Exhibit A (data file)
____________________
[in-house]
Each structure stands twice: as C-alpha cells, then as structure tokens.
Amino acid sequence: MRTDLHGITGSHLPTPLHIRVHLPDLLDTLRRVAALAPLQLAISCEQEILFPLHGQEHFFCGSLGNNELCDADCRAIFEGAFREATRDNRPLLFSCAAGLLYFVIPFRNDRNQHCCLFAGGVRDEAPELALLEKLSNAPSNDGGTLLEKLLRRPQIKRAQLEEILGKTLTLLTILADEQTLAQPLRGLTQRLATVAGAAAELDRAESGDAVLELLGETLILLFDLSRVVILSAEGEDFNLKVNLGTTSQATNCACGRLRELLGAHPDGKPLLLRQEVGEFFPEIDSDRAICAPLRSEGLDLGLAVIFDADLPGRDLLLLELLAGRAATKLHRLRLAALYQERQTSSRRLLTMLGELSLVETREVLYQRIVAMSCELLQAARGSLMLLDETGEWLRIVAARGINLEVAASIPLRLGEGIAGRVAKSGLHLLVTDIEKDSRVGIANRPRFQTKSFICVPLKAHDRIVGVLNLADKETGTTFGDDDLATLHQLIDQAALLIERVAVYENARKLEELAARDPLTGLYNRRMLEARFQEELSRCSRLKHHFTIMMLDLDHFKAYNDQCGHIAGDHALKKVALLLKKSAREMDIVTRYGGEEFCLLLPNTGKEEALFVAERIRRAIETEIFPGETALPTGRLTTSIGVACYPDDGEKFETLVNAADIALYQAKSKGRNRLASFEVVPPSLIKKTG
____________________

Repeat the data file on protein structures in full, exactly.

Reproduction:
[in-house]
Each structure stands twice: as C-alpha cells, then as structure tokens.
Amino acid sequence: MRTDLHGITGSHLPTPLHIRVHLPDLLDTLRRVAALAPLQLAISCEQEILFPLHGQEHFFCGSLGNNELCDADCRAIFEGAFREATRDNRPLLFSCAAGLLYFVIPFRNDRNQHCCLFAGGVRDEAPELALLEKLSNAPSNDGGTLLEKLLRRPQIKRAQLEEILGKTLTLLTILADEQTLAQPLRGLTQRLATVAGAAAELDRAESGDAVLELLGETLILLFDLSRVVILSAEGEDFNLKVNLGTTSQATNCACGRLRELLGAHPDGKPLLLRQEVGEFFPEIDSDRAICAPLRSEGLDLGLAVIFDADLPGRDLLLLELLAGRAATKLHRLRLAALYQERQTSSRRLLTMLGELSLVETREVLYQRIVAMSCELLQAARGSLMLLDETGEWLRIVAARGINLEVAASIPLRLGEGIAGRVAKSGLHLLVTDIEKDSRVGIANRPRFQTKSFICVPLKAHDRIVGVLNLADKETGTTFGDDDLATLHQLIDQAALLIERVAVYENARKLEELAARDPLTGLYNRRMLEARFQEELSRCSRLKHHFTIMMLDLDHFKAYNDQCGHIAGDHALKKVALLLKKSAREMDIVTRYGGEEFCLLLPNTGKEEALFVAERIRRAIETEIFPGETALPTGRLTTSIGVACYPDDGEKFETLVNAADIALYQAKSKGRNRLASFEVVPPSLIKKTG